New government department to set UK energy policy
Prime minister Theresa May announced on 14 July 2016 a major shake-up of how energy policy in the UK is set and delivered. She confirmed that the Department of Energy and Climate Change (DECC), which had set energy policy in the UK since its formation in 2008, was to be merged with the Business, Innovation and Skills (BIS) department.
This merger led to the creation of the new department for UK energy policy: Business, Energy and Industrial Strategy (BEIS).
Background to the new department
Departments and their agencies are responsible for putting government policy into practice.
Some departments, like the Ministry of Defence, implement policies that cover the whole of the UK. In other areas, such as energy, some aspects of policy are devolved to the regional assemblies of Scotland, Wales and Northern Ireland.
DECC was established by the then prime minister Gordon Brown in 2008, and has since had responsibility for delivering the government’s agenda on energy and climate change matters. Its first secretary of state was Ed Miliband.
Among its most notable early successes was the Climate Change Act 2008, which enshrined in law a decarbonisation target of 80% by 2050. This ambition now serves as a key driver of government policy across the economy.
The setting of the target was followed by a range of policy measures to incentivise the uptake of renewable energy. The pace of renewables deployment has increased significantly since 2008, with substantial installation of solar photovoltaics, onshore wind and offshore wind in particular.
These measures have largely been funded by levies on energy bills, which have increased significantly for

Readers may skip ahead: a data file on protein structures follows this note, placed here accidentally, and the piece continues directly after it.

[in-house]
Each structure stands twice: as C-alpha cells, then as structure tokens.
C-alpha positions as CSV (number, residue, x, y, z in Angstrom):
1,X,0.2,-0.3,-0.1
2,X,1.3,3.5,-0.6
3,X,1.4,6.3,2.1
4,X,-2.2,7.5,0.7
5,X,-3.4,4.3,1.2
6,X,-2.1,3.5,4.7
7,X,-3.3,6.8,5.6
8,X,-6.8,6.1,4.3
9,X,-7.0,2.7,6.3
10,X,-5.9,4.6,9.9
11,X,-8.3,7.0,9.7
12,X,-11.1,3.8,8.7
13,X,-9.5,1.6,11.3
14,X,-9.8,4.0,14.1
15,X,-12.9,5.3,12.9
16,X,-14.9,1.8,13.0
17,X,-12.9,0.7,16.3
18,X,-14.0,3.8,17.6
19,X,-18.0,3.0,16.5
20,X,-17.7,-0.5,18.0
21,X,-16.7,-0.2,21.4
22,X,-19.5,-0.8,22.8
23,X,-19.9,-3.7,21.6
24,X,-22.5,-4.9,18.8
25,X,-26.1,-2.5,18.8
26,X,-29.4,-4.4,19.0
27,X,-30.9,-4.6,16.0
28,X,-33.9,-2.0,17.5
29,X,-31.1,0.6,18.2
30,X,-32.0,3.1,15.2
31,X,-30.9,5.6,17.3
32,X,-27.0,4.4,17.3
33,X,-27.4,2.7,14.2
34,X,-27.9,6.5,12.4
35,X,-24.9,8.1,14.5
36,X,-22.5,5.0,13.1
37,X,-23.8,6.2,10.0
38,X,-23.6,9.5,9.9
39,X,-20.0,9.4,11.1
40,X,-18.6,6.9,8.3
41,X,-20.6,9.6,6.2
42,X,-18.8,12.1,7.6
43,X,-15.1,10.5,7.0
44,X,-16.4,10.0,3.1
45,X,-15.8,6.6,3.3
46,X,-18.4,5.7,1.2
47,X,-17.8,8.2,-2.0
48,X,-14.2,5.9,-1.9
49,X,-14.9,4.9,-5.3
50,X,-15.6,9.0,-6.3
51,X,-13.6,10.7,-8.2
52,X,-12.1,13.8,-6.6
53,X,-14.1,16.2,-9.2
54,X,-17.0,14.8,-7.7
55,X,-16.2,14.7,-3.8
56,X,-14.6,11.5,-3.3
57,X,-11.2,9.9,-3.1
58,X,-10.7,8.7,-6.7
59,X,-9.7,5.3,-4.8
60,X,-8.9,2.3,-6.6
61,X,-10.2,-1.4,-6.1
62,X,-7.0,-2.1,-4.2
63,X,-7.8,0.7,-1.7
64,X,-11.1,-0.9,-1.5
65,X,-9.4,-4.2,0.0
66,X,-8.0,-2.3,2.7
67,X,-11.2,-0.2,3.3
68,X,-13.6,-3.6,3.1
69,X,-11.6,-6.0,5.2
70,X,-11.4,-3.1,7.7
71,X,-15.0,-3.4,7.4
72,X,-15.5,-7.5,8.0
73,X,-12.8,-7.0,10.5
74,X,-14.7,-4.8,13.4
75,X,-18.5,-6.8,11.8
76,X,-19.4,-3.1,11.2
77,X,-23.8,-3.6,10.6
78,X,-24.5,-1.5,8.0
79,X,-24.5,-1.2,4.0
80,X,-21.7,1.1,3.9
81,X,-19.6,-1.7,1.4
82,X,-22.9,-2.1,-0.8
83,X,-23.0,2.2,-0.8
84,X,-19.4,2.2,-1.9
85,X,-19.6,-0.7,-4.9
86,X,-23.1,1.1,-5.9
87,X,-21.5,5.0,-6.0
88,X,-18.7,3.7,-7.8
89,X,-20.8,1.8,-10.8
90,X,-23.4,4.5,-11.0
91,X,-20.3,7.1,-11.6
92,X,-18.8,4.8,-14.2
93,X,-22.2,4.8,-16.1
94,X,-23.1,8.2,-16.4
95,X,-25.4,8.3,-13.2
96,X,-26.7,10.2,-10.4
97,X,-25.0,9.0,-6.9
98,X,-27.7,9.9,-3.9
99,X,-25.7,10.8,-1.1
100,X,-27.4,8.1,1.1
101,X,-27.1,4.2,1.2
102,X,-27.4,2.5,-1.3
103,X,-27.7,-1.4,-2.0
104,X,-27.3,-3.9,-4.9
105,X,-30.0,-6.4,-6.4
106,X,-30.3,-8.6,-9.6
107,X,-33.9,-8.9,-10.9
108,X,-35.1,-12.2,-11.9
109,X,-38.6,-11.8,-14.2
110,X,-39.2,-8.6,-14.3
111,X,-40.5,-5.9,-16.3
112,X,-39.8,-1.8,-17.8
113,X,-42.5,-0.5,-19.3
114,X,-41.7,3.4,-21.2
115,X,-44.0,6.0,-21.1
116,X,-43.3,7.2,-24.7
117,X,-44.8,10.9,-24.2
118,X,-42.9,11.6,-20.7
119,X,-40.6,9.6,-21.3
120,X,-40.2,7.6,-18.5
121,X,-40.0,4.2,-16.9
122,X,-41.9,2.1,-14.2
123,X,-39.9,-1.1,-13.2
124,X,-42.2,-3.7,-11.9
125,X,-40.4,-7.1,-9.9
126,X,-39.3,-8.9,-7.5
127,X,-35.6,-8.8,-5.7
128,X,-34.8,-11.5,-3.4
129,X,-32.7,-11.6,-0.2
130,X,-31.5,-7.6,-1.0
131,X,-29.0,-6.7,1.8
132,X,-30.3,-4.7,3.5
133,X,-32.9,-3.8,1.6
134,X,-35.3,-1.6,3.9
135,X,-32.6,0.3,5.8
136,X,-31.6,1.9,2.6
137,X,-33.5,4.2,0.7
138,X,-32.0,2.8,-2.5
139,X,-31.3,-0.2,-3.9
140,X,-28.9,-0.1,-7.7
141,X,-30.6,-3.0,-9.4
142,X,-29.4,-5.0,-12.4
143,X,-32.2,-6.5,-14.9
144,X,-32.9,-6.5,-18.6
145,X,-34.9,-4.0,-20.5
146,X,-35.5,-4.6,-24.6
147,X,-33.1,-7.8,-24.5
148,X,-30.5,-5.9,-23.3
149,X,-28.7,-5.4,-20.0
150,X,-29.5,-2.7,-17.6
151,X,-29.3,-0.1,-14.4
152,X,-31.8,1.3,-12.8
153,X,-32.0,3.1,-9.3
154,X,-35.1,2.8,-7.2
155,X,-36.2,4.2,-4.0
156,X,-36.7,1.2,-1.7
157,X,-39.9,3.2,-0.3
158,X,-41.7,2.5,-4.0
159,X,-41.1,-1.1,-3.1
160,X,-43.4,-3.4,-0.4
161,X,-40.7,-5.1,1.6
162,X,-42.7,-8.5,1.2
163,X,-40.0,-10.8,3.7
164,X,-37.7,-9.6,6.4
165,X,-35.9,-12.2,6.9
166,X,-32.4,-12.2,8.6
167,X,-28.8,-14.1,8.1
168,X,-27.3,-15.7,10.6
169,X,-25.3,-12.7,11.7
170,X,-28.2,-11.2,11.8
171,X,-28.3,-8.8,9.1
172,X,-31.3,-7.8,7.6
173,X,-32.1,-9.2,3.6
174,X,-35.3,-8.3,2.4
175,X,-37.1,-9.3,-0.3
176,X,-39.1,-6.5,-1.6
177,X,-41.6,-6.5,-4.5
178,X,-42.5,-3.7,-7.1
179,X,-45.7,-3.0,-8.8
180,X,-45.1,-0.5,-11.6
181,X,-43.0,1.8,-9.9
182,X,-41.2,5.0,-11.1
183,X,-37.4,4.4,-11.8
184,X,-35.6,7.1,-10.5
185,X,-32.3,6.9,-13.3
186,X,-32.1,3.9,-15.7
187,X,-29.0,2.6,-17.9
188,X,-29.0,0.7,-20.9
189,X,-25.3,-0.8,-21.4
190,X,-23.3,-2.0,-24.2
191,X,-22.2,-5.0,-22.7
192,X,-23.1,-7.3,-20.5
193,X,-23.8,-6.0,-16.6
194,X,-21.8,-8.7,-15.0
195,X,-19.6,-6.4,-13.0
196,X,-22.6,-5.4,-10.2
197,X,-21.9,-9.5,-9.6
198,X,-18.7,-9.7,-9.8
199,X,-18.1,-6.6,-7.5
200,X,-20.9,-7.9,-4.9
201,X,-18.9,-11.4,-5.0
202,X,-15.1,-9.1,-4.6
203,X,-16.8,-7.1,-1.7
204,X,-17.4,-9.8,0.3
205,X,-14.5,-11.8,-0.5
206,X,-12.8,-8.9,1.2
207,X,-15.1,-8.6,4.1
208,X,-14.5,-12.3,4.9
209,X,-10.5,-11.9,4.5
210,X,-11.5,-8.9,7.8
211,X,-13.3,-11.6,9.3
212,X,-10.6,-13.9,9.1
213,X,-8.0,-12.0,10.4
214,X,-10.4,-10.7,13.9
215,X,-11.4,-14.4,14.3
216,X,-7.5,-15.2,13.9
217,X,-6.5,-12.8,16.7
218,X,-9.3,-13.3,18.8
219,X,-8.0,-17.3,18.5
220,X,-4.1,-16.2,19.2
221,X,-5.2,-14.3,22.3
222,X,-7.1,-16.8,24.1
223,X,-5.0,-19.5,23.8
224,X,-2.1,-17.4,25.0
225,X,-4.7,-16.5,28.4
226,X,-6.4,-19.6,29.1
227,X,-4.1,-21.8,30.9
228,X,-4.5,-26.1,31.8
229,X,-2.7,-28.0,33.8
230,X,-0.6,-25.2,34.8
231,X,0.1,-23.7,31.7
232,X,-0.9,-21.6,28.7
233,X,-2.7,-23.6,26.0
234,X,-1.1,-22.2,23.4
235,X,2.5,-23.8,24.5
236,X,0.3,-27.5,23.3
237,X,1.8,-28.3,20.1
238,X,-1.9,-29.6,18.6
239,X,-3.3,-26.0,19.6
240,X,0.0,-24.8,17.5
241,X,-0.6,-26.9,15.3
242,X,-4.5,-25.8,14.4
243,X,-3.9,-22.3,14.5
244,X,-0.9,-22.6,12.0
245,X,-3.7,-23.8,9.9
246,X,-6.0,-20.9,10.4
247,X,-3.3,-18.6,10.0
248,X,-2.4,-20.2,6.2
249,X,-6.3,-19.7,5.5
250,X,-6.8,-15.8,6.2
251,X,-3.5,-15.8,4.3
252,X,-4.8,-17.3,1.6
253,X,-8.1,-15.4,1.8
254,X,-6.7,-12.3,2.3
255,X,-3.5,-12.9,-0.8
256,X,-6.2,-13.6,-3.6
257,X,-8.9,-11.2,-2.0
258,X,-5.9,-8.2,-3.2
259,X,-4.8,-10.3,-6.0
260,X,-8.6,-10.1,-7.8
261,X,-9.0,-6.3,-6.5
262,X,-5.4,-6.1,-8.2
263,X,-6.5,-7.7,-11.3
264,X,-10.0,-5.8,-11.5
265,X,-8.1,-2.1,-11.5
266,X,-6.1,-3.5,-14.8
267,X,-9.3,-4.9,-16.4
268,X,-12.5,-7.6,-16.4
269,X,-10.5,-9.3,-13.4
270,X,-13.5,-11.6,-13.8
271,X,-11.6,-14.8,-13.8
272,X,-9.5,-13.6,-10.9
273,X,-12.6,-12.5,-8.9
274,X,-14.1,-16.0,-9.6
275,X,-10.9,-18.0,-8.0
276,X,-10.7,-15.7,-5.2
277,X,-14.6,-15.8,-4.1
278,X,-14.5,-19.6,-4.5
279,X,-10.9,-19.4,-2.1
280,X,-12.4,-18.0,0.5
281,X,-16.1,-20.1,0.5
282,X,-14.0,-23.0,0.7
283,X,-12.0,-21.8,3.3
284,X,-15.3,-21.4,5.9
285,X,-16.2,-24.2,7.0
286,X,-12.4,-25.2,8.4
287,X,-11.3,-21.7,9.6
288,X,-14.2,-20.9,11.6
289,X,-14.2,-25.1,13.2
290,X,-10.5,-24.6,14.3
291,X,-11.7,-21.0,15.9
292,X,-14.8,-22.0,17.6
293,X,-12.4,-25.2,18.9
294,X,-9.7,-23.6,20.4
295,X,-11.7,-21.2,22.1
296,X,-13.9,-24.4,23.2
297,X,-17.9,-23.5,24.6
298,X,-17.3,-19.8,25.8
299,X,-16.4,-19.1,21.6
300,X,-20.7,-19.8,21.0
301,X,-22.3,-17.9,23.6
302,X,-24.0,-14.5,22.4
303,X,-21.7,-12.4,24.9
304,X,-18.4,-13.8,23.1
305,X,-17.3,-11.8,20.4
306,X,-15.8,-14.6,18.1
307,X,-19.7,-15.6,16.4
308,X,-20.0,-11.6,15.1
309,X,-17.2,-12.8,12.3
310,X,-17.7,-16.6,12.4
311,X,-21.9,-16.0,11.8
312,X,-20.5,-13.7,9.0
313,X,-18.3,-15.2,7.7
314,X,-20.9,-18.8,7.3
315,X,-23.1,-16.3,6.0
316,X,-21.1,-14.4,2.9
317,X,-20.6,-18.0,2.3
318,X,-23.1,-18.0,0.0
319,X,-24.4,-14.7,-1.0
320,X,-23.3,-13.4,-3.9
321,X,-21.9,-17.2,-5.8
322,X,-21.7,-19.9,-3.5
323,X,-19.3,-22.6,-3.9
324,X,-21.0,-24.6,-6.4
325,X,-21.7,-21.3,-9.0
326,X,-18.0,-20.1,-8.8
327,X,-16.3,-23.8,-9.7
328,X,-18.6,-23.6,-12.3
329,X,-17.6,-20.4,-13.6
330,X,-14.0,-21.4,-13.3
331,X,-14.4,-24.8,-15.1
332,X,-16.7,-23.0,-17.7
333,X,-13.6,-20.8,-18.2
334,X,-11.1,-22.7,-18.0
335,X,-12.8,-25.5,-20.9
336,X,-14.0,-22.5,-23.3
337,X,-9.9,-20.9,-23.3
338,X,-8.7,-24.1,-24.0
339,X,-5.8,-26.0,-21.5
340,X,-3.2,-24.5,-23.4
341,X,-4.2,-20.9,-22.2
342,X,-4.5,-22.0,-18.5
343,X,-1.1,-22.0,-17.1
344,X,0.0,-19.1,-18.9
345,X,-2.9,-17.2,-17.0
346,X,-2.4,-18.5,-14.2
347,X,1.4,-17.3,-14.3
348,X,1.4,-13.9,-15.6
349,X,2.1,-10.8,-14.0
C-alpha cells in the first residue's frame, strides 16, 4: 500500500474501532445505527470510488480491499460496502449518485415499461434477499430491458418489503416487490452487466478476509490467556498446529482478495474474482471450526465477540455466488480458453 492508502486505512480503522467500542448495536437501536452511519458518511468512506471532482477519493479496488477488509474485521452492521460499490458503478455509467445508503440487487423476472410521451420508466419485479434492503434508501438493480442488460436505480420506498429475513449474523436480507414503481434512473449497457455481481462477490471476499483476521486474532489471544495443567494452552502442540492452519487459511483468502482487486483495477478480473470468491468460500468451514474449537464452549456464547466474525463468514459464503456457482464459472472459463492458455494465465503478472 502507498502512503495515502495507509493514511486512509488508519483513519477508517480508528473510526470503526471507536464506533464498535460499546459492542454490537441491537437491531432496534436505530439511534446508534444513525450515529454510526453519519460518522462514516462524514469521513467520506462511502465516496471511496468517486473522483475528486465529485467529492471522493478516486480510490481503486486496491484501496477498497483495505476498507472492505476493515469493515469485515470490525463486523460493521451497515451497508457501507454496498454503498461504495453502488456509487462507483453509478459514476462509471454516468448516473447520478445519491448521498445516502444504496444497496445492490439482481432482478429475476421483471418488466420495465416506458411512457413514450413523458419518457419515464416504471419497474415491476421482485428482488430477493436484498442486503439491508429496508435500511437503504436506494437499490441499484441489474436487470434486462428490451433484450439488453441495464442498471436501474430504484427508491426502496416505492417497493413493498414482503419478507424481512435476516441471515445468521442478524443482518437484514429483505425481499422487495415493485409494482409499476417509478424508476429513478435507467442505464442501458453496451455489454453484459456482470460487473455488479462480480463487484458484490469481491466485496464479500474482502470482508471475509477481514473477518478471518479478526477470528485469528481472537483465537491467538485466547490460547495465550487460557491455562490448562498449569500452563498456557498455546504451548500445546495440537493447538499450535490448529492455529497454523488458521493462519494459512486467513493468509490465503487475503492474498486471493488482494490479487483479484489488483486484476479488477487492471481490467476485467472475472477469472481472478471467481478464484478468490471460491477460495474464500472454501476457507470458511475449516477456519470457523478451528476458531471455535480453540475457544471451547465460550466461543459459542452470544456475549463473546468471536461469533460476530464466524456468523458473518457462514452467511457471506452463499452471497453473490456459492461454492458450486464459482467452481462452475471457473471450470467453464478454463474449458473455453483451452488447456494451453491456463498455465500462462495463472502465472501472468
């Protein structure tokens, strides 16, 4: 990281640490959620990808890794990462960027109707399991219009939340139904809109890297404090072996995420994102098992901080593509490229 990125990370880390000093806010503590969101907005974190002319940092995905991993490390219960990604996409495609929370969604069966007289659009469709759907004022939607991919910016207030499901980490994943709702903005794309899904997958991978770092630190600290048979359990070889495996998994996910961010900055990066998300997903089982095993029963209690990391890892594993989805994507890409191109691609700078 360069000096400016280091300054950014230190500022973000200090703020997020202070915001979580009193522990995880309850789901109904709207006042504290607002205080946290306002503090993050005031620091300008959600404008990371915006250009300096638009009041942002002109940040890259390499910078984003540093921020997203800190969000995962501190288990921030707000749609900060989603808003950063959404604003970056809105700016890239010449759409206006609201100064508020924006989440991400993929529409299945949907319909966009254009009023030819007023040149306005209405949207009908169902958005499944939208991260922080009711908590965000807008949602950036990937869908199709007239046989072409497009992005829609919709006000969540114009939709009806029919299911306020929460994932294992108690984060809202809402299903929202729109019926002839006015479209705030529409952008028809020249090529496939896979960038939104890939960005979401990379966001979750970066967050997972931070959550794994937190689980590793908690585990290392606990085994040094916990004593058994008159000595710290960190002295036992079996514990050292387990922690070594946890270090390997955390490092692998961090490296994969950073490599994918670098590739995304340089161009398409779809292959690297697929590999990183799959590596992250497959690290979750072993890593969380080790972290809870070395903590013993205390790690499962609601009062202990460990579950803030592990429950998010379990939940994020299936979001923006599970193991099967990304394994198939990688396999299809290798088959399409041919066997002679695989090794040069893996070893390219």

business energy users in recent years. This has contributed to rising energy prices, while concerns over energy security have also grown.
It was in this context that the new prime minister chose to merge BIS and DECC, with a new and specific focus on making energy policy work better for businesses.
New ministers in the new department for UK energy policy
The government believes that the establishment of the new department will allow it to deliver the innovation and investment needed to support the UK’s future energy policy, and to ensure that this translates into supply chain opportunities for the nation’s businesses. Bringing together energy policy with industrial strategy is intended to help shape a competitive business environment for energy-intensive industries, and to place a stronger focus on the needs of customers.
Within the new department, there are six ministers who will—to varying degrees—set energy policy and make decisions that impact on the sector’s future.
Rt Hon Greg Clark MP, secretary of state for business, energy and industrial strategy (BEIS)